More than the half the libraries in Tameside, Greater Manchester, could be lost as the borough council looks to review its services.
Tameside Metropolitan Borough Council has put out a consultation to their residents asking for their views on library restructuring, with options including cutting the number of libraries from 13 to just two flagship libraries, alongside a £250,000 investment in new technologies.
The council’s preferred option is to focus services on six town centre libraries, as well as creating one new library and relocating another. However, the opening hours at all the facilities would be slashed as the council looked to make savings.
Tameside's current annual library spend is £3.14million, with 74% of this spent on staffing, and 10% spent on materials such as books.
The council has also floated the idea of community groups being able to run their own library services, as long as they came at no cost to the council. Executive member for learning and achievement, Councillor Ged Clooney said: “I hope by now residents understand that the 30% cuts to our budgets that we have already sustained mean that we have to look at how we provide all our services to ensure they remain, modern, affordable and fit for the future.”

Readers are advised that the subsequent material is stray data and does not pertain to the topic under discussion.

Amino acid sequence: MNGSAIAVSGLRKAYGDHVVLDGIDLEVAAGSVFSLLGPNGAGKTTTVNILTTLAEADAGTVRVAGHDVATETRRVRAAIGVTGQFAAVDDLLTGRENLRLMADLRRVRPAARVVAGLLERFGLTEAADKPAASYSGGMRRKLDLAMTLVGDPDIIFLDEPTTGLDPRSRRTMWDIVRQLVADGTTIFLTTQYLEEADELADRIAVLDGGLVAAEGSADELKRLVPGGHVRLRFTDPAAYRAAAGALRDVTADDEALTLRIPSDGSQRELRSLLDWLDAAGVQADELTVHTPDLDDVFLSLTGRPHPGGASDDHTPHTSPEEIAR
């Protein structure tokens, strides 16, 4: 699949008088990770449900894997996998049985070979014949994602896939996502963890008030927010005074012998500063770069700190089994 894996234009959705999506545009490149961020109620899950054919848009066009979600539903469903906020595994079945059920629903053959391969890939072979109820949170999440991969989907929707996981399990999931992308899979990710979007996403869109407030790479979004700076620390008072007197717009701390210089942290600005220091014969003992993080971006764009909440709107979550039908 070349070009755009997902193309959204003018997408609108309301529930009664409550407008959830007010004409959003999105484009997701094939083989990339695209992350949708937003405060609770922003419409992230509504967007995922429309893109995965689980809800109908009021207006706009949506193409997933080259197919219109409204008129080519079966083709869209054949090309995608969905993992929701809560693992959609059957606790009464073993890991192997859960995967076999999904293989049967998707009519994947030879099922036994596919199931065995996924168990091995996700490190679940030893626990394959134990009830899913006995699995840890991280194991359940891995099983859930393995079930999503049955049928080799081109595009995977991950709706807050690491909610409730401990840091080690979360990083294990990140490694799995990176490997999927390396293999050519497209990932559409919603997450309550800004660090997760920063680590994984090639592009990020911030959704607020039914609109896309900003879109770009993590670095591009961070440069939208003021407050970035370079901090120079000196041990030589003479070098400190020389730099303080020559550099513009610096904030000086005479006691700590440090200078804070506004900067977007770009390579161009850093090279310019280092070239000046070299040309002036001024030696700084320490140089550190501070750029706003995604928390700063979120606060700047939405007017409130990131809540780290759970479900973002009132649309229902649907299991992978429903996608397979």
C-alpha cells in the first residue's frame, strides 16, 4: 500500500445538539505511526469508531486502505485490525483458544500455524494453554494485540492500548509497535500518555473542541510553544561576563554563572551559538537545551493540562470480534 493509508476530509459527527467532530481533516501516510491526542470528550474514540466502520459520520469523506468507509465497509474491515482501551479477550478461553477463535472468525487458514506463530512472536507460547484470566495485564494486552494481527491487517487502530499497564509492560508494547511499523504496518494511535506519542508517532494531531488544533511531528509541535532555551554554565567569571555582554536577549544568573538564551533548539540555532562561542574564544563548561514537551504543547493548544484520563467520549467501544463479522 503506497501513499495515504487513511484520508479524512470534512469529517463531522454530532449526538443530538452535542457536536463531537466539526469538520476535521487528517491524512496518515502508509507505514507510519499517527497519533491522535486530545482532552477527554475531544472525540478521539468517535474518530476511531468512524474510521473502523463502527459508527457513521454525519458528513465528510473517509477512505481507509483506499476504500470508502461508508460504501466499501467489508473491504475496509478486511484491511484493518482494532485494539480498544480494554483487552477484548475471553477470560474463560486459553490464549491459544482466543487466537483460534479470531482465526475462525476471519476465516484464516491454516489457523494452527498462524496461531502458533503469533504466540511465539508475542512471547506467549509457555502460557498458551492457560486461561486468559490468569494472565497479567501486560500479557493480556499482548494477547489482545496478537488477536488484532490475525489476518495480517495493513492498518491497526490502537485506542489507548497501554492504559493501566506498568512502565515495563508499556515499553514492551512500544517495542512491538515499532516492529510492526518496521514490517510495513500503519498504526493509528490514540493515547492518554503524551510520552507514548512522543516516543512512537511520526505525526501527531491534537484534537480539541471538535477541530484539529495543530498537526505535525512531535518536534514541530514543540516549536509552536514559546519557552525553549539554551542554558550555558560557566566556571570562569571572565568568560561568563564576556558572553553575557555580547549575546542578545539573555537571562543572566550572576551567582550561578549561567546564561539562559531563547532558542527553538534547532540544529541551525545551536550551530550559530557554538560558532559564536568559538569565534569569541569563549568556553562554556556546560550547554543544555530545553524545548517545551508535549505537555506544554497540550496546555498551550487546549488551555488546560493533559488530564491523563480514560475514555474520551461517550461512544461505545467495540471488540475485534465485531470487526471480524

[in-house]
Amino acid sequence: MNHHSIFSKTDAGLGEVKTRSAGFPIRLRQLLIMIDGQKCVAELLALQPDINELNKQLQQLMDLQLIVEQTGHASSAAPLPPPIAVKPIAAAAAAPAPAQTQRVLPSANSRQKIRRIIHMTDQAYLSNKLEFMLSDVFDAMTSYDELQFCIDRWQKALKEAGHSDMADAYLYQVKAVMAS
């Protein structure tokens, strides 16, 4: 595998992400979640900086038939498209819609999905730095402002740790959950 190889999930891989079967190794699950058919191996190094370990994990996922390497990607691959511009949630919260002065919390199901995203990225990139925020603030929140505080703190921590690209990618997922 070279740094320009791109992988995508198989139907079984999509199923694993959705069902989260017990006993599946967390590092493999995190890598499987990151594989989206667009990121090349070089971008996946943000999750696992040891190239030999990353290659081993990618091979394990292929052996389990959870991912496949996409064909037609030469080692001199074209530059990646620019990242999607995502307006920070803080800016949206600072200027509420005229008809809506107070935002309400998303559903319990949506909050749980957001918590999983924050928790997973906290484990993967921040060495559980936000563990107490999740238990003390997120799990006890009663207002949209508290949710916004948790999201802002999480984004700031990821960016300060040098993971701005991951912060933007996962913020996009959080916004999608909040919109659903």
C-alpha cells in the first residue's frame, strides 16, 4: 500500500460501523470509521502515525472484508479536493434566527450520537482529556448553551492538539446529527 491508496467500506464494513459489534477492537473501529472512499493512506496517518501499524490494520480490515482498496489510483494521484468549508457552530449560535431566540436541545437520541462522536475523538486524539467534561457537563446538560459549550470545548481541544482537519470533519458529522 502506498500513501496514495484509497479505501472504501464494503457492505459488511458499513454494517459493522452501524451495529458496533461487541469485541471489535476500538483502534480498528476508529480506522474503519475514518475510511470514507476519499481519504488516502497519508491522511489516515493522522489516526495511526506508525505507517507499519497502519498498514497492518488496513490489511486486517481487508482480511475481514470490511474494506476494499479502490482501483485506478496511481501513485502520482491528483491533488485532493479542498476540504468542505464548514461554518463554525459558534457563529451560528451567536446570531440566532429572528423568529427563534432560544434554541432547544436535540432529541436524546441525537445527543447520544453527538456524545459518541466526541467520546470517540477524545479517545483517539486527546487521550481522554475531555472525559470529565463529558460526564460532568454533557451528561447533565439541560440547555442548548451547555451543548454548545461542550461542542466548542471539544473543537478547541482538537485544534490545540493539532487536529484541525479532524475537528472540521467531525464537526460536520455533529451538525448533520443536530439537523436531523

He added: “It is important to remember that libraries are about services not buildings,” before saying: “We want a solution that will be financially sustainable and that will allow us to invest in new technology such as electronic books which are becoming more and more popular and enable us to improve the service such as removing charges for reservations.”
More than half of the borough’s population, over 100,000 people, are registered as library users.
The consultation on its future will run until August 20th.